???? Why and how did this 1875 CC dollar get these 4 holes?
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Well....it's definitely post minting damage.  My guess is that your coin was used in a jewelry piece or some other kind of ornamentation, maybe a belt buckle, sometime in the past and at another point in the past, the coin was retrieved from the jewelry piece it was in.  In my theory, the holes were made to affix the coin in the jewelry piece and the solder is either from the process of making the jewelry piece or a crude attempt to repair the damage to the coin once it was removed.

Edited by Mohawk

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It was definitely mounted on something.

Makes me wonder if it is real. 

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8 minutes ago, Just Bob said:

It was definitely mounted on something.

Makes me wonder if it is real. 

You know, I got so wrapped up in my explanation that I didn't think of that.  There's a good chance that it may not be......Trade Dollars are one of the most faked coins out there.

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13 minutes ago, Just Bob said:

It was definitely mounted on something.

Makes me wonder if it is real. 

I thought it could be fake as well. But it tested as silver not that means it is real

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17 minutes ago, TON Collection said:

I thought it could be fake as well. But it tested as silver not that means it is real

That's very true and it's good that you know that TON.  While many Trade Dollar fakes are laughable (I have actually seen one dated 2009.  No joke.  2009), there are some good ones that are well made and are made out of silver.  I'd check out our host's page on the 1875 CC Trade Dollar and see how your example matches up.  That could help get you moving with determining the authenticity of your coin.

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My first thought was: "something not right with that Trade Dollar." The color looks off, plated even.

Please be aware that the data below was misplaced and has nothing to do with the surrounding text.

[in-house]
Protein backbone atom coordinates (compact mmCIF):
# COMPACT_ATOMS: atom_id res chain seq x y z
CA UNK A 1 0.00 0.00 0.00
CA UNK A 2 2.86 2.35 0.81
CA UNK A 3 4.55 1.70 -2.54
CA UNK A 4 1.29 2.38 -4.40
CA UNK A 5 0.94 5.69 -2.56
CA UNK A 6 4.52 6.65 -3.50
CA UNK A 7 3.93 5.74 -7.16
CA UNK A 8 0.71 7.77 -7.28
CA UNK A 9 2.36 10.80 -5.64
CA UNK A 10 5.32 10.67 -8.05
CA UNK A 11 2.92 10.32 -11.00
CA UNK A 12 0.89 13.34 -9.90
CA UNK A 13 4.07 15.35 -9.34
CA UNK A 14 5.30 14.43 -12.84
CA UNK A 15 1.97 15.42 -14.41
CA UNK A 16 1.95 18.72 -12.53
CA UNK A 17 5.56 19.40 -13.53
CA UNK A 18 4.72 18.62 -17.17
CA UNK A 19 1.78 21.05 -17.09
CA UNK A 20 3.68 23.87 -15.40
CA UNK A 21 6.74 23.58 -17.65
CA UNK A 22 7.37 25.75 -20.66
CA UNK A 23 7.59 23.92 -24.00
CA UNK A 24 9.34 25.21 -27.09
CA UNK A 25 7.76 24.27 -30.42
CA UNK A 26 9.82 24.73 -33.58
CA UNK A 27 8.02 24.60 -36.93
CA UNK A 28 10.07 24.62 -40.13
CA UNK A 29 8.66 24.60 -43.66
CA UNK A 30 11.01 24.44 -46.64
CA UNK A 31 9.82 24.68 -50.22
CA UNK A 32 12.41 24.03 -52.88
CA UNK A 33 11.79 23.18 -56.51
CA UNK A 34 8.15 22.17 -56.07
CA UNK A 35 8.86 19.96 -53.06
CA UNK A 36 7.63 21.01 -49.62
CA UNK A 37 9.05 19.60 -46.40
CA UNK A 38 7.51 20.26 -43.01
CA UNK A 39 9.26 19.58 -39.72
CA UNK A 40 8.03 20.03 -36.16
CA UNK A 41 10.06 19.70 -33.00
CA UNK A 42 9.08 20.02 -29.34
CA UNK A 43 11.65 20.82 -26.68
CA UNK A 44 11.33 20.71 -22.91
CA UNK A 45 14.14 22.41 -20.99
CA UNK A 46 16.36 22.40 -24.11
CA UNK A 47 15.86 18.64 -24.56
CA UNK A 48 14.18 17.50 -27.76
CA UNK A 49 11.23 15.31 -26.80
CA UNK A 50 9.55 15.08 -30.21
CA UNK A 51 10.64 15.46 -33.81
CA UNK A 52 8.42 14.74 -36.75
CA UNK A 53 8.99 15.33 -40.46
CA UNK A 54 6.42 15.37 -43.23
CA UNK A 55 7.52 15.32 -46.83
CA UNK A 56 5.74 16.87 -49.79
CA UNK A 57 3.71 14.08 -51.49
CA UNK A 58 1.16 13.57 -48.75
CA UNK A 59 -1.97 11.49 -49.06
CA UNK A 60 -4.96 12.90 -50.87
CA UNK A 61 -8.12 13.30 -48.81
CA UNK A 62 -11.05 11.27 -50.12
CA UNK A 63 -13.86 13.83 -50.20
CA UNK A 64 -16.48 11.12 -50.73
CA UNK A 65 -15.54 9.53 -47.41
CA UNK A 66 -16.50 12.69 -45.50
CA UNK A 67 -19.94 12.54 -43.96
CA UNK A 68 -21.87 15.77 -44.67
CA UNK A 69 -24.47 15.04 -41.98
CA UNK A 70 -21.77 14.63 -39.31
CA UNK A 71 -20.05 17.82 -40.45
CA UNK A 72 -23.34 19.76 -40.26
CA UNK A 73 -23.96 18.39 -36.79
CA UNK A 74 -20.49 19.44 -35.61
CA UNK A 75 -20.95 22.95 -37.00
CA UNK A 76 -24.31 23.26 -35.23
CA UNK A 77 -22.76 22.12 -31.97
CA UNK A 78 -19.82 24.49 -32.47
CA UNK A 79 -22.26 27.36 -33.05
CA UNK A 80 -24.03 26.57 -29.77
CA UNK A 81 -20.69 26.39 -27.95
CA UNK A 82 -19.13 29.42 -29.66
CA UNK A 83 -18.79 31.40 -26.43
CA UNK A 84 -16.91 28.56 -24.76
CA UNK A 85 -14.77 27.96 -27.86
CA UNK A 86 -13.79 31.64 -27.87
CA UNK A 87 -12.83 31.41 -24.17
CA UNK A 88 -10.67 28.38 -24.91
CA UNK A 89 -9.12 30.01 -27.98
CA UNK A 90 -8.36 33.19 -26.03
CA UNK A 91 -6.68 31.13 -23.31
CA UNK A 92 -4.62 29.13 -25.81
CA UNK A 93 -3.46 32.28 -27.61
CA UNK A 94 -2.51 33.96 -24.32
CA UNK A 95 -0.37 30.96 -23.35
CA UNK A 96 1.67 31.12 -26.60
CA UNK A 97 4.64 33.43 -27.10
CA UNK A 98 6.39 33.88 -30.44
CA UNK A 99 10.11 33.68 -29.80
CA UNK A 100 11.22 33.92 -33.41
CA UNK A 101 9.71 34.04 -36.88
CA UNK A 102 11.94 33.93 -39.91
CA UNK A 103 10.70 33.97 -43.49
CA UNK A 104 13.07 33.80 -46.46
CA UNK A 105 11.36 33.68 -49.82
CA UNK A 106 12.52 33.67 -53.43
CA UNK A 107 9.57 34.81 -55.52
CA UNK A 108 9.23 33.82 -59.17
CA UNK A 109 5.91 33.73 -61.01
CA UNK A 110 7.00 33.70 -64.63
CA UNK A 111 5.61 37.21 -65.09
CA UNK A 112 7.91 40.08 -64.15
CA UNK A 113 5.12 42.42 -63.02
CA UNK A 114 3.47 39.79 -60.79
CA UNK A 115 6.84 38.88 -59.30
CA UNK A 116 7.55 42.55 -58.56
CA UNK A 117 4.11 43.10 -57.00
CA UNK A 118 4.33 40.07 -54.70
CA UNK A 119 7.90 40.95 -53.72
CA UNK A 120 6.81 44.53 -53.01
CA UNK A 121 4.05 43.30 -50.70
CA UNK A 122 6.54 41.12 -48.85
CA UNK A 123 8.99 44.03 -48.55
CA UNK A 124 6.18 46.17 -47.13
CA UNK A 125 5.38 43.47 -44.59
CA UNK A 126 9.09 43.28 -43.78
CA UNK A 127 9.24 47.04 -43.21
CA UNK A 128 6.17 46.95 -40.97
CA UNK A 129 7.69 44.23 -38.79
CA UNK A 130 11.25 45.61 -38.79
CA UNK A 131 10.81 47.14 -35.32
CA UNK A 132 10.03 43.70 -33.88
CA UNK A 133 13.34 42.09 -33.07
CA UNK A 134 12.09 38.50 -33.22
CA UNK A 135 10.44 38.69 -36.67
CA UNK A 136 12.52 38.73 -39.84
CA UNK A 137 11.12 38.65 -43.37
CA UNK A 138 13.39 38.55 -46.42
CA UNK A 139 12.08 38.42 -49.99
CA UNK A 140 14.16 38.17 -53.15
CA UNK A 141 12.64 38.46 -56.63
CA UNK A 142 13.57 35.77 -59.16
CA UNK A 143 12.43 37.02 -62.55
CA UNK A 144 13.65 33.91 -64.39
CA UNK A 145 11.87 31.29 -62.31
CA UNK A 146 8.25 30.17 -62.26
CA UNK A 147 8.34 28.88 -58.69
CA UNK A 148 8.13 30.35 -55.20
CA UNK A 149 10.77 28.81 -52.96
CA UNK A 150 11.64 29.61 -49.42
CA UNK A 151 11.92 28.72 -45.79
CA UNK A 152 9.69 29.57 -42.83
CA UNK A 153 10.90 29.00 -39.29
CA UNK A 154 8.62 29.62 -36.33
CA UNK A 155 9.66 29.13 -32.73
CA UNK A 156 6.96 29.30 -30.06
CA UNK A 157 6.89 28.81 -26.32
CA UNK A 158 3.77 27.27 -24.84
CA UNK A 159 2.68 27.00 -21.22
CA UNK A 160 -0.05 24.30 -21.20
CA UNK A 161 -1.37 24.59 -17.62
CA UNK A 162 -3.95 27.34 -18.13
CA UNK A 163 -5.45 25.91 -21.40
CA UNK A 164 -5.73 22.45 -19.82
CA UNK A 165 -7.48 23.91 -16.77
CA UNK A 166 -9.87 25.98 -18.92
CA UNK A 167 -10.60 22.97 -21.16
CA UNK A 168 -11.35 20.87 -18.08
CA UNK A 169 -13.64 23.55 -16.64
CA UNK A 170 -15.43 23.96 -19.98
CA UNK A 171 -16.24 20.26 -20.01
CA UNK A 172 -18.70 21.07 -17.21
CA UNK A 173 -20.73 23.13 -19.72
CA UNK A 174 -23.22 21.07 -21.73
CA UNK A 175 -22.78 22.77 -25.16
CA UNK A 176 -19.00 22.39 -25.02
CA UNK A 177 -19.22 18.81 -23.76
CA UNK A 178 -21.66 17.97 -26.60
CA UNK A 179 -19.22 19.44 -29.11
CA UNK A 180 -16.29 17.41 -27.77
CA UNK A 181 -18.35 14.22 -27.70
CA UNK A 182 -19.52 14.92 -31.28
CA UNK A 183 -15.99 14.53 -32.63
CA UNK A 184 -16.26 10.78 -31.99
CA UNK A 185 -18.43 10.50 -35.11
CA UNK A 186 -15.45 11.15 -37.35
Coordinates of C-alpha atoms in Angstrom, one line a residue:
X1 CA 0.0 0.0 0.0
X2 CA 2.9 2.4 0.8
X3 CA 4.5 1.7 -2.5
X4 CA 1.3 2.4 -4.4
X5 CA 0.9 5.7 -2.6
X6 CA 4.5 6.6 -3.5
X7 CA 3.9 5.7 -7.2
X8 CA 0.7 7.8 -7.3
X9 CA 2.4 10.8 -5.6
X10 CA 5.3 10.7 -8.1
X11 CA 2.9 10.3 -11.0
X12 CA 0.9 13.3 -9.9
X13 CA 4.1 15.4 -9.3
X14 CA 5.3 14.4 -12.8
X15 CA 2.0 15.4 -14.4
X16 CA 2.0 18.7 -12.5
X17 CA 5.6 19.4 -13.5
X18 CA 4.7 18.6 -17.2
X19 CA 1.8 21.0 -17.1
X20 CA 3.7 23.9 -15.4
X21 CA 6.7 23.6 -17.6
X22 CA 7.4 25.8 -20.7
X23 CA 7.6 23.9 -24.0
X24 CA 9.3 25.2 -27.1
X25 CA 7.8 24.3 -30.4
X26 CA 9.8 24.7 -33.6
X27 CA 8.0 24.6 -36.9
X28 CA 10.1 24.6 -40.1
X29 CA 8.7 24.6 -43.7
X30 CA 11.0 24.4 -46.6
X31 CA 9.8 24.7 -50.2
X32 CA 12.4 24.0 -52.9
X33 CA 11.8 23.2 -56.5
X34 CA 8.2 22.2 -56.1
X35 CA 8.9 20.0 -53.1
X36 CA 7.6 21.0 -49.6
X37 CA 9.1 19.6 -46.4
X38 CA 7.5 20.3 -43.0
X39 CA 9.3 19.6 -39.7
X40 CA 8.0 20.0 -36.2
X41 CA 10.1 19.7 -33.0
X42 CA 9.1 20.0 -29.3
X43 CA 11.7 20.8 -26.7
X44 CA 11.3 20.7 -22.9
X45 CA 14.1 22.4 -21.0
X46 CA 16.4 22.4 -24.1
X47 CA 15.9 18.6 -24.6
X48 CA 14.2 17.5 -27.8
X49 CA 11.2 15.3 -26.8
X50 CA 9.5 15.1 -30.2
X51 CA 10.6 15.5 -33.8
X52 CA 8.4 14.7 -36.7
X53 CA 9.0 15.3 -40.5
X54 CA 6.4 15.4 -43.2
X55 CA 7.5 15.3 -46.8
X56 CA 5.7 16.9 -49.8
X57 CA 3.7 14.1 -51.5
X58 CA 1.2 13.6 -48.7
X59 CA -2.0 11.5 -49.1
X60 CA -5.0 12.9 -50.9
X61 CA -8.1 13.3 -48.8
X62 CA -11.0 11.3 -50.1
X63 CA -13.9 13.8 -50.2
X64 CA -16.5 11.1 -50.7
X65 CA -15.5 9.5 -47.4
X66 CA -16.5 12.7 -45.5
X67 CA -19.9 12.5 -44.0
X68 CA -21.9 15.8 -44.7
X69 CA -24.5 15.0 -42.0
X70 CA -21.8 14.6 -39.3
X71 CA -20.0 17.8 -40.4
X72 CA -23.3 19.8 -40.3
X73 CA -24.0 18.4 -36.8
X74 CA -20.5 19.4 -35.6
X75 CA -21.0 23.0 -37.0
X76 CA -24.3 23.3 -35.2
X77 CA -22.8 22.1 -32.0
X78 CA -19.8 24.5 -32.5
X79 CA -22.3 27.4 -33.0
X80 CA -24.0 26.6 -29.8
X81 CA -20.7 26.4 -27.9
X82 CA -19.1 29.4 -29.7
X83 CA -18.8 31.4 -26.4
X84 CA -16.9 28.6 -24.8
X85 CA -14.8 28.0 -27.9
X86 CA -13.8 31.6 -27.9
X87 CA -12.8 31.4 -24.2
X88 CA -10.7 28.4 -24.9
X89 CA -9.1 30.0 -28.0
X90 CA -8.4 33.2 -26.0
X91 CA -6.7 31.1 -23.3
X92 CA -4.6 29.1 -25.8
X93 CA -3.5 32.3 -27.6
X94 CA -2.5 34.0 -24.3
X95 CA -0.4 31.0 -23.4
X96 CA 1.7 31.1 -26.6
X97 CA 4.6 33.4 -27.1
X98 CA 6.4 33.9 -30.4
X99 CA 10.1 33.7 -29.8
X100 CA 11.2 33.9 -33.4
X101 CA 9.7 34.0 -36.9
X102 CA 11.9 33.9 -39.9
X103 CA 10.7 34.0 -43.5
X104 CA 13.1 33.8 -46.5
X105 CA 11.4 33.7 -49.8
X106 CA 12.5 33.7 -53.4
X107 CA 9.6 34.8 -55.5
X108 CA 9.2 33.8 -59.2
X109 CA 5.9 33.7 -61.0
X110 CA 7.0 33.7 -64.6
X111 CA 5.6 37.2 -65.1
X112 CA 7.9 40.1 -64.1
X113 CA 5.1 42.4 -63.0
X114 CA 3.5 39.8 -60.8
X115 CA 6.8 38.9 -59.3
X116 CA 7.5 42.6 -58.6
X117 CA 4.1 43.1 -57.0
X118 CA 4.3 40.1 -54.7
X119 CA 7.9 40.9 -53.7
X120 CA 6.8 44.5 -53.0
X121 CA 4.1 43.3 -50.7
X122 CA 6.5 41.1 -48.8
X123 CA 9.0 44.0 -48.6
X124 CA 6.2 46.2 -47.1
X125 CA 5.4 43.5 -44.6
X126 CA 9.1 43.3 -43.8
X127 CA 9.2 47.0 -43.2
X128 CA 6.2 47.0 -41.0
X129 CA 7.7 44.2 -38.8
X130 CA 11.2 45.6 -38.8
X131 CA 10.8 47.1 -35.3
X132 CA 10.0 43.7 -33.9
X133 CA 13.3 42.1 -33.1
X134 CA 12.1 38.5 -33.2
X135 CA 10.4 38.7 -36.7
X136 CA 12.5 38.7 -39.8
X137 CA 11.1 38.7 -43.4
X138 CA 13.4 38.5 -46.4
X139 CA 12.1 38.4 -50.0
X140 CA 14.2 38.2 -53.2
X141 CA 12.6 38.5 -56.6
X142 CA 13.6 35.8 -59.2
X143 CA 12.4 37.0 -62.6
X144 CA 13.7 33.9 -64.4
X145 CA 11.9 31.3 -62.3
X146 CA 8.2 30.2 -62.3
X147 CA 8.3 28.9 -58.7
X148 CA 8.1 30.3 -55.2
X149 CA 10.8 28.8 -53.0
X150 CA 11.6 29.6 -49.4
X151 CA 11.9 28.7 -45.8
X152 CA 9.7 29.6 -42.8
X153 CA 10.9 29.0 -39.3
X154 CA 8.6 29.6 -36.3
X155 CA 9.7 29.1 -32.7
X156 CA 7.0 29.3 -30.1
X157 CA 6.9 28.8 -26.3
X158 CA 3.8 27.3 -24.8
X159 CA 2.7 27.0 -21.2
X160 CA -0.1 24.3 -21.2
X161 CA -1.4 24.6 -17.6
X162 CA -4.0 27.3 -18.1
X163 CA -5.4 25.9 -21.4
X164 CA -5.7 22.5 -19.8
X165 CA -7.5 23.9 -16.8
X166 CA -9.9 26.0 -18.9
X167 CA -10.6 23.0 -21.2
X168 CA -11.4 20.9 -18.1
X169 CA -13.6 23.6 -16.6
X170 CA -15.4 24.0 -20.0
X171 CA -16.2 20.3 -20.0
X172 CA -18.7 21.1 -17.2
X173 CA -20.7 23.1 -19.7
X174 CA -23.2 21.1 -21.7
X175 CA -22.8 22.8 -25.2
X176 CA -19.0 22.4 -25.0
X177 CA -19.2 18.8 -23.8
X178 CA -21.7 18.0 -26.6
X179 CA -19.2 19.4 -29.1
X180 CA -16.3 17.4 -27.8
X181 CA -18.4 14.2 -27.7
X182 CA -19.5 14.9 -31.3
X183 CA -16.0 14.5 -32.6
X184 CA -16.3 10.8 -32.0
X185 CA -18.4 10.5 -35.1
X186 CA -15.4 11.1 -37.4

The most likely argument for its authenticity, to my mind, is the drilling. That probably happened long before the modern era of very convincing fake TDs. It might be plated, it's certainly abused, but I have a hard time imagining it's not real--not because it tested as silver, but because I think that is one very old drill-and-patch job.

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It looks genuine to me. Don't see any of the usual markers of a counterfeit. Does look plated though.

Too bad someone ruined a CC mint Trade Dollar.

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18 hours ago, JKK said:

My first thought was: "something not right with that Trade Dollar." The color looks off, plated even.

The most likely argument for its authenticity, to my mind, is the drilling. That probably happened long before the modern era of very convincing fake TDs. It might be plated, it's certainly abused, but I have a hard time imagining it's not real--not because it tested as silver, but because I think that is one very old drill-and-patch job.

I agree with you on the drill and patch job, Jonathan.  It does look pretty old school and you make a very good point about the drilling predating the era of convincing fake Trades.

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11 hours ago, Greenstang said:

It looks genuine to me. Don't see any of the usual markers of a counterfeit. Does look plated though.

Too bad someone ruined a CC mint Trade Dollar.

People do bad things to good coins all the time.  It's a very sad occurrence.  I've seen some horrors when I was working at the brick and mortar that would bring most of us to tears. 

Edited by Mohawk

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